DCIM and BMS tools can work together to improve management and monitoring
It has been nearly 30 years since President Ronald Reagan visited Berlin and gave a speech not far from the Berlin Wall which included this now famous passage,
“We welcome change and openness; for we believe that freedom and security go together, that the advance of human liberty can only strengthen the cause of world peace. There is one sign the Soviets can make that would be unmistakable, that would advance dramatically the cause of freedom and peace. General Secretary Gorbachev, if you seek peace, if you seek prosperity for the Soviet Union and Eastern Europe, if you seek liberalization, come here to this gate. Mr. Gorbachev, open this gate. Mr. Gorbachev, tear down this wall!”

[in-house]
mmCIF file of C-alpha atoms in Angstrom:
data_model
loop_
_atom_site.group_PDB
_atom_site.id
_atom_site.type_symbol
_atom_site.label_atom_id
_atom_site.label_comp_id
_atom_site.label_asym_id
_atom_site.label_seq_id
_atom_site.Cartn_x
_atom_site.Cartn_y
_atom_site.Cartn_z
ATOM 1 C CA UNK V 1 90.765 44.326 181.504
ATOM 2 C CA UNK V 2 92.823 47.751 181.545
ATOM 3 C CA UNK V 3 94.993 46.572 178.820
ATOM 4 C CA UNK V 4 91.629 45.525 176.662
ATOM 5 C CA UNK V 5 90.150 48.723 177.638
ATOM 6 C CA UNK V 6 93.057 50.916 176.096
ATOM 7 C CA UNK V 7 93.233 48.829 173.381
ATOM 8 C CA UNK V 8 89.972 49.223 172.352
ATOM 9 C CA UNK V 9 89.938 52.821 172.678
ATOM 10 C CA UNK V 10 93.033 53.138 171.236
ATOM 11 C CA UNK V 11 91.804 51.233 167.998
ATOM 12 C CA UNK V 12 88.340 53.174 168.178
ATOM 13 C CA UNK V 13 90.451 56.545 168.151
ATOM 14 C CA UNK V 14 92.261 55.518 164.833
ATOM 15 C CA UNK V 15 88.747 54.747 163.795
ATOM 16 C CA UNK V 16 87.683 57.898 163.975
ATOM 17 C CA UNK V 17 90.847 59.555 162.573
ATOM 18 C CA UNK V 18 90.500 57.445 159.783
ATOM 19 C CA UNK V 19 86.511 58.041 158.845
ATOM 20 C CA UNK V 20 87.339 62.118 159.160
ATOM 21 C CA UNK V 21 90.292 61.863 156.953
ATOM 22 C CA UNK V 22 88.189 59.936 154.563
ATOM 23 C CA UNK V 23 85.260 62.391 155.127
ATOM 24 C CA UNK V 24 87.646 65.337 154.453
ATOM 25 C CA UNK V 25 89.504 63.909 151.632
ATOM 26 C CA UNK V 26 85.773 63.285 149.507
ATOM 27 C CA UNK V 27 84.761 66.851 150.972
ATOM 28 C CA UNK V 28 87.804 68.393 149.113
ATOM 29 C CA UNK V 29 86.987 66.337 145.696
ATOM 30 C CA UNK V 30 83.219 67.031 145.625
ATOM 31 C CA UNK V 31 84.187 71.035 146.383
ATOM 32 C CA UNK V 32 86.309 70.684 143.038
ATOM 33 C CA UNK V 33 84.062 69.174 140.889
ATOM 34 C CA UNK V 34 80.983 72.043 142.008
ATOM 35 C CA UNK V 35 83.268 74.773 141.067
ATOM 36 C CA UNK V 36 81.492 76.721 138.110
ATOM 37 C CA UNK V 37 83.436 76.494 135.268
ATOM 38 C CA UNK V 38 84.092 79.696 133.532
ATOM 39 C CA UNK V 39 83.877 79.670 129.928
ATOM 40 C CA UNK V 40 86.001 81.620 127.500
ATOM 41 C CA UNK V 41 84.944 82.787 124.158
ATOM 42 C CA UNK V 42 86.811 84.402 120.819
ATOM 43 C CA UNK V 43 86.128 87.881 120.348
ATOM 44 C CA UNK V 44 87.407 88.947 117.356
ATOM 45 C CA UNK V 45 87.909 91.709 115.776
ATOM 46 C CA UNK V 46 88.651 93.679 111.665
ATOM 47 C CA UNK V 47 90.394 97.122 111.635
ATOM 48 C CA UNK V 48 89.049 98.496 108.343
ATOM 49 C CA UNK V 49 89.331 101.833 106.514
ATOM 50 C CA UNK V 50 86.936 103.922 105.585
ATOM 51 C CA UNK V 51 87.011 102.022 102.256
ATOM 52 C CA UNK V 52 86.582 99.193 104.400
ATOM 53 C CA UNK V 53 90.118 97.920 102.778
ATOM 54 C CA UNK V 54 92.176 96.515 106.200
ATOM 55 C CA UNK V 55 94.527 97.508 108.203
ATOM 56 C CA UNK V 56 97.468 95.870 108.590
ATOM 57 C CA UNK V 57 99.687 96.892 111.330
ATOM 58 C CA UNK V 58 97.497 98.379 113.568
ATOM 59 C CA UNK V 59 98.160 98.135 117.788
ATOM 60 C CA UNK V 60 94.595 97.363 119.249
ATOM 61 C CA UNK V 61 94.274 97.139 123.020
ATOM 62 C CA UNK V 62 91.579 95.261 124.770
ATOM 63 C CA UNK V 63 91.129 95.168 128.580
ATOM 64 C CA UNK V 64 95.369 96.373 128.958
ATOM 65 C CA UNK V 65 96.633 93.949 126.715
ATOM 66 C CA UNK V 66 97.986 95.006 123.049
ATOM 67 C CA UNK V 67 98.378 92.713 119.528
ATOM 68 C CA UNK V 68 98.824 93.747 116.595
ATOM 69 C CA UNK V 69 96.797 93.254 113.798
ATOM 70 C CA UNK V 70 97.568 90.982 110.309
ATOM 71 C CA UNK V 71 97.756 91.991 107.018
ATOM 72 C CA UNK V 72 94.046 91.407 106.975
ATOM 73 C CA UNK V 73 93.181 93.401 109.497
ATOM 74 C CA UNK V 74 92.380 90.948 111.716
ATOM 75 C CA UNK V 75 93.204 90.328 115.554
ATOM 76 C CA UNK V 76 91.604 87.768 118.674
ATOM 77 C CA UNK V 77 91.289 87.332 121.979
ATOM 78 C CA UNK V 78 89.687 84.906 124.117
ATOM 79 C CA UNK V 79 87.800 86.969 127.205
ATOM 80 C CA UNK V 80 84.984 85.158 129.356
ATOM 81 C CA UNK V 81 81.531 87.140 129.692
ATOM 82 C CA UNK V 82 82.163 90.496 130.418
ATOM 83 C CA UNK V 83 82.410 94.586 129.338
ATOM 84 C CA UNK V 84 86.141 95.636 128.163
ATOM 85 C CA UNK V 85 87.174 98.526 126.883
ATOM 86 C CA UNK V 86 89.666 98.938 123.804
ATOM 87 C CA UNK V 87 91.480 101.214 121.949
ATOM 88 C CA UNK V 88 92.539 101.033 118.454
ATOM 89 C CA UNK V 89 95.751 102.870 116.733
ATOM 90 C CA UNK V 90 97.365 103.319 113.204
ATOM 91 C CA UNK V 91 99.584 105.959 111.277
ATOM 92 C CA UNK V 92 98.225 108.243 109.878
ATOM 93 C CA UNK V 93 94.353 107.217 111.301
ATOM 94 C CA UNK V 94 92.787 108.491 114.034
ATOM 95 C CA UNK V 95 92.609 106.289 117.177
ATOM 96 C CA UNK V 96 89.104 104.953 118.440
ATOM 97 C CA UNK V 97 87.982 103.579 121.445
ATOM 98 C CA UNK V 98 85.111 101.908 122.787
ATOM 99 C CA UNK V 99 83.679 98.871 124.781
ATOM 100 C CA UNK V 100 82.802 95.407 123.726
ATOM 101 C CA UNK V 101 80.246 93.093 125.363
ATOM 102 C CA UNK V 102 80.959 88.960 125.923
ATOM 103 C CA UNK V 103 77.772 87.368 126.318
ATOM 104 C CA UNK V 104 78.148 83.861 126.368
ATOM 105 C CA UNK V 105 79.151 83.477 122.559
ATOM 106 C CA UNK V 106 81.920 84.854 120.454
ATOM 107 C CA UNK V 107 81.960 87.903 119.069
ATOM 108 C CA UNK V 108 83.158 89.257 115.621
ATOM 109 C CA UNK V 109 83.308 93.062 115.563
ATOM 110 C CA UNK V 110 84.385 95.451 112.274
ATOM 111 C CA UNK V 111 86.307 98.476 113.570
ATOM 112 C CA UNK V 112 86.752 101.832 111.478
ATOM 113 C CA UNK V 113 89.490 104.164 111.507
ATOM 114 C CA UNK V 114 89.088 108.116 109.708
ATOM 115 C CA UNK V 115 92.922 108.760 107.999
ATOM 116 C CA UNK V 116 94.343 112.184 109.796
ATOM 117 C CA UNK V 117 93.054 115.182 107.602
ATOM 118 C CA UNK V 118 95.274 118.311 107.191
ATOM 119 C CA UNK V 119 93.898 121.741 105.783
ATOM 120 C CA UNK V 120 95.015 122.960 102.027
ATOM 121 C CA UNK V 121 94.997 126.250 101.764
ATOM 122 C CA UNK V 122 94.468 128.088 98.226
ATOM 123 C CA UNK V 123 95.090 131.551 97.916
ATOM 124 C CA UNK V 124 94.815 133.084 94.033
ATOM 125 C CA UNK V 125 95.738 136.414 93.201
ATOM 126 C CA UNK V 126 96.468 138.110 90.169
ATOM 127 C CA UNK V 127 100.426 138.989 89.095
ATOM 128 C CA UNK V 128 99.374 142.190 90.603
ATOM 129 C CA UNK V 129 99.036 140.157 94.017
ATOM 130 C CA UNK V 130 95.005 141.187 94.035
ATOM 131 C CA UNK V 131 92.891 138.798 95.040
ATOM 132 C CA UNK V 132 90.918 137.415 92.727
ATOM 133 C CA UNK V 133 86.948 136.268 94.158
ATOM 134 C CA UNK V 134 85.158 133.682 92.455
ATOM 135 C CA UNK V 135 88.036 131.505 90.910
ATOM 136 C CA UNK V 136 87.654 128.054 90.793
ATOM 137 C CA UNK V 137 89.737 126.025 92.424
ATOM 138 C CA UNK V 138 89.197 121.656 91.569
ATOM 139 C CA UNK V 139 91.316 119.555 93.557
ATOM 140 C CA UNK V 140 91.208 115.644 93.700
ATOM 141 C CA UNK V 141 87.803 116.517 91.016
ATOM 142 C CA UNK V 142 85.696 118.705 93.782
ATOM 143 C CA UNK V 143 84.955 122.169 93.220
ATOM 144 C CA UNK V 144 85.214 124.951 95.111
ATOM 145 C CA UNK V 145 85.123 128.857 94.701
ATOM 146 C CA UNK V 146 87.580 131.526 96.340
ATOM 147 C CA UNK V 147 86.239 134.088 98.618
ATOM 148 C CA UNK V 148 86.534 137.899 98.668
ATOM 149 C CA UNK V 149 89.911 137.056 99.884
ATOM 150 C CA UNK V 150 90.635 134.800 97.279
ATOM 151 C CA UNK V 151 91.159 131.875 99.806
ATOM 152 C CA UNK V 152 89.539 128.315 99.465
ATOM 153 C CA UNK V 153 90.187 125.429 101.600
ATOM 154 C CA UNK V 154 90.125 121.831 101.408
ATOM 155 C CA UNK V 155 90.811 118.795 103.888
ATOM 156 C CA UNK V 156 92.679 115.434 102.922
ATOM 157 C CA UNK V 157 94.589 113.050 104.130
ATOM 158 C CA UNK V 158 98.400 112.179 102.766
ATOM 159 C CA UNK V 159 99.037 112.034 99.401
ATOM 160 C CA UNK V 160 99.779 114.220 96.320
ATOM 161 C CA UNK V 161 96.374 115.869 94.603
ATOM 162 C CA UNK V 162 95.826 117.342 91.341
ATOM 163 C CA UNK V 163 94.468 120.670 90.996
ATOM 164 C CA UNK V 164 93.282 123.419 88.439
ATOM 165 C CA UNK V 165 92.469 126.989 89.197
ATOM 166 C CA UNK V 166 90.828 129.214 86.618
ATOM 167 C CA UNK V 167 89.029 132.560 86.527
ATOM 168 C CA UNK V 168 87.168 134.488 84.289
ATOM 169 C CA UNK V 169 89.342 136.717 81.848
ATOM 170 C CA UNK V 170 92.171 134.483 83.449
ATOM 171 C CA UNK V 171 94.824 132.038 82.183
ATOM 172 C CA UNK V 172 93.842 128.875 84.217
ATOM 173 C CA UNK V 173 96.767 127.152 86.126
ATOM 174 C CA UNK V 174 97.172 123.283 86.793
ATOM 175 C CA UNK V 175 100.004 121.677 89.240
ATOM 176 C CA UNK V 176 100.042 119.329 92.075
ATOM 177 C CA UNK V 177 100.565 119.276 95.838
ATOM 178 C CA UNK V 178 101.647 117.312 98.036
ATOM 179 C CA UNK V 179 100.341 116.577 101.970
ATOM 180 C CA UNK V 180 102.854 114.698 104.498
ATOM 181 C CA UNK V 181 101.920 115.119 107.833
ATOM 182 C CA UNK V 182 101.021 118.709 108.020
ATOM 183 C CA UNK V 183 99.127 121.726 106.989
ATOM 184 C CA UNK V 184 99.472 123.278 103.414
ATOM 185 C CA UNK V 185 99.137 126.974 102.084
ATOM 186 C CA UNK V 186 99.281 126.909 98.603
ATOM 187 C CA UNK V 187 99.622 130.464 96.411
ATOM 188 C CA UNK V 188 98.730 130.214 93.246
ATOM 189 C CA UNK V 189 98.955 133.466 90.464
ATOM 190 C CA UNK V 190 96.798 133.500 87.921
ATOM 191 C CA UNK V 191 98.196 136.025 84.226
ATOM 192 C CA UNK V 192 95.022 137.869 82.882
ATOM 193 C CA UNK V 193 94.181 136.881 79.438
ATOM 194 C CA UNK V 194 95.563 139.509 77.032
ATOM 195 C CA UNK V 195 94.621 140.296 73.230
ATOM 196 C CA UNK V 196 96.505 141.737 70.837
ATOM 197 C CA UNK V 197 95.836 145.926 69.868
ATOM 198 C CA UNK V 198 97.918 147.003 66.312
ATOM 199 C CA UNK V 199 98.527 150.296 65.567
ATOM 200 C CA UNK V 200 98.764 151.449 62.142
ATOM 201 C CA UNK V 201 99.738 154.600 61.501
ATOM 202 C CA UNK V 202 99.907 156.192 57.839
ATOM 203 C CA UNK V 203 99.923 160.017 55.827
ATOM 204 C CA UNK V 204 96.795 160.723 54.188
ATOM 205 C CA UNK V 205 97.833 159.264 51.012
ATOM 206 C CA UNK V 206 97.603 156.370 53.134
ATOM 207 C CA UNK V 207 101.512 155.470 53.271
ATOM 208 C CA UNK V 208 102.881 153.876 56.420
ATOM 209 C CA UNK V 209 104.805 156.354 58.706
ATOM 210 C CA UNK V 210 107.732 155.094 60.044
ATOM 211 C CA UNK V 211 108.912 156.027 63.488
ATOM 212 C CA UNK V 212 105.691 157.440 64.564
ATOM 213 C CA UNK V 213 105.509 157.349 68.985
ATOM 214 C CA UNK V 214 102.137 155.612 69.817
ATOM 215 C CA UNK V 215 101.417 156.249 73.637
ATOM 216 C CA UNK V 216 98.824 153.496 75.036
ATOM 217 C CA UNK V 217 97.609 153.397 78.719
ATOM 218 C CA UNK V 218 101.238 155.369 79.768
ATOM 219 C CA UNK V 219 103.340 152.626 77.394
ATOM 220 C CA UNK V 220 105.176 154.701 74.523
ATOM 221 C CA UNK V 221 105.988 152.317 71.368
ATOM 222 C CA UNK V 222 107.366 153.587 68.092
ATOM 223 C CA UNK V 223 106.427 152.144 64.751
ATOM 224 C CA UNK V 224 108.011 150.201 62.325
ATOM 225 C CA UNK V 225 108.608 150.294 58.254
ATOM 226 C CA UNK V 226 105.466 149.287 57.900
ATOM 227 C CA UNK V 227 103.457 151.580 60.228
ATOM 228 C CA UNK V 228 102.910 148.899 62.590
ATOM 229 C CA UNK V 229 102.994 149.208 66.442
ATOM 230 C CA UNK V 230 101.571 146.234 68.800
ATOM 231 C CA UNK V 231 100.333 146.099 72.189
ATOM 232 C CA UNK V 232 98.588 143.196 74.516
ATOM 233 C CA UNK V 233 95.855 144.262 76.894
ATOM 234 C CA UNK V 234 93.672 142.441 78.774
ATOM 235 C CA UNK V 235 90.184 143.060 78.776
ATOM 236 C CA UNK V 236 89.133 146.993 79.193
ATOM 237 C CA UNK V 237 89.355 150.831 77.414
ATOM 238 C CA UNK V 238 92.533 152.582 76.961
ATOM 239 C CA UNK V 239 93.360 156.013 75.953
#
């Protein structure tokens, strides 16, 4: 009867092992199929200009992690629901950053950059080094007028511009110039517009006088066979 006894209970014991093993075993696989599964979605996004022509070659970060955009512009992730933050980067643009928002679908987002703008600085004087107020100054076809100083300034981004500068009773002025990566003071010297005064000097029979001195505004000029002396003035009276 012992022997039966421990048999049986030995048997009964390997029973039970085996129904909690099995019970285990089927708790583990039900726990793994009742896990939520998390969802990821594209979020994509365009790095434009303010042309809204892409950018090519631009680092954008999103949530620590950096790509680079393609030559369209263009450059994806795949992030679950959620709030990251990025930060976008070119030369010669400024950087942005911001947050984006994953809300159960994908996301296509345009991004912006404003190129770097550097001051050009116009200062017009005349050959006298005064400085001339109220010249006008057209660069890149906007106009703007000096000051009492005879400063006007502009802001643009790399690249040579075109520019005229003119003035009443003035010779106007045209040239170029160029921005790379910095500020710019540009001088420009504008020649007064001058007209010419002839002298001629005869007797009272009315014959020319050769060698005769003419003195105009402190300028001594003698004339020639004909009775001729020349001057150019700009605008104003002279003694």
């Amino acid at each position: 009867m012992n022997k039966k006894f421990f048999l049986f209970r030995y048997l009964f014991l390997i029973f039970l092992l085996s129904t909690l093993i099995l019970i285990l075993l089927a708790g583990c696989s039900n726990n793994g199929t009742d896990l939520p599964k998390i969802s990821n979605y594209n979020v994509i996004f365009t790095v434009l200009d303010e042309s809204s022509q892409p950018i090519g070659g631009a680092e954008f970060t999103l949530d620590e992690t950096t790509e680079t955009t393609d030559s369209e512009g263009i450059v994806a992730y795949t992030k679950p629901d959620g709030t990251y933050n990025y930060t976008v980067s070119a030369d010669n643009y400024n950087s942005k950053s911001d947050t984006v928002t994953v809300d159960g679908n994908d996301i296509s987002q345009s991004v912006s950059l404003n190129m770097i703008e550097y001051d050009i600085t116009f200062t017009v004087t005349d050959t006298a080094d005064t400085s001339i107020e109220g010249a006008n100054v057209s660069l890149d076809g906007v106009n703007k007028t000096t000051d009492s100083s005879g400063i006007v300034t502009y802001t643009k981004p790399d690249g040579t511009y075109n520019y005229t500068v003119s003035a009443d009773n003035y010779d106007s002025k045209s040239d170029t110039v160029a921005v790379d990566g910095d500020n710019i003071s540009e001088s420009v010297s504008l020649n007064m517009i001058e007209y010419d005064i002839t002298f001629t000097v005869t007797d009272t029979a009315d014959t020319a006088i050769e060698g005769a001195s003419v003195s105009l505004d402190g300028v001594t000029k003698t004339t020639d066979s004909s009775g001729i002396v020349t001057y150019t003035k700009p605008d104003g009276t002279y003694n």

At the risk of being melodramatic, I’ll say that Berlin Walls of isolation and non-cooperation still exist in many facilities with a data center or mission critical IT. Facility teams monitor and control their “grey space” systems with a BMS while IT operations teams focus on their chilly white space often by using DCIM tools. There exists a sort of “silo mentality” within many organizations between facilities and IT where there is little communication or visibility into the other’s realm. Upper management can be a third silo. This is a bad situation since IT is so critical to the organization and utterly dependent on power, cooling, and space resources. Given IT’s total reliance on the facility and given that IT is a customer of the facilities team, there has been much written in the industry press over recent years about the need for these two groups to work together and share information. There are forward-thinking companies that have addressed these divides through organizational change. For example, having the IT and Facility managers report into the same CxO and the two teams sharing mutual goals can go a long way in tearing down the walls. Another way is to have Facilities and IT be equal stakeholders and active participants in the planning, design, and commissioning phases of all projects impacting IT. Short of that, upper management should make it a requirement for the two sides to work together and regularly communicate. Planned work tasks from either side should be communicated ahead of time to the other. Long term capacity planning and maintenance scheduling should always be worked out together in a cooperative fashion. Relevant or important system alarms should be communicated to appropriate people on both sides. For example, if a large centralized UPS system is near capacity or is put into maintenance bypass, then IT is going to want to know that…and know which of their work loads are dependent on that UPS.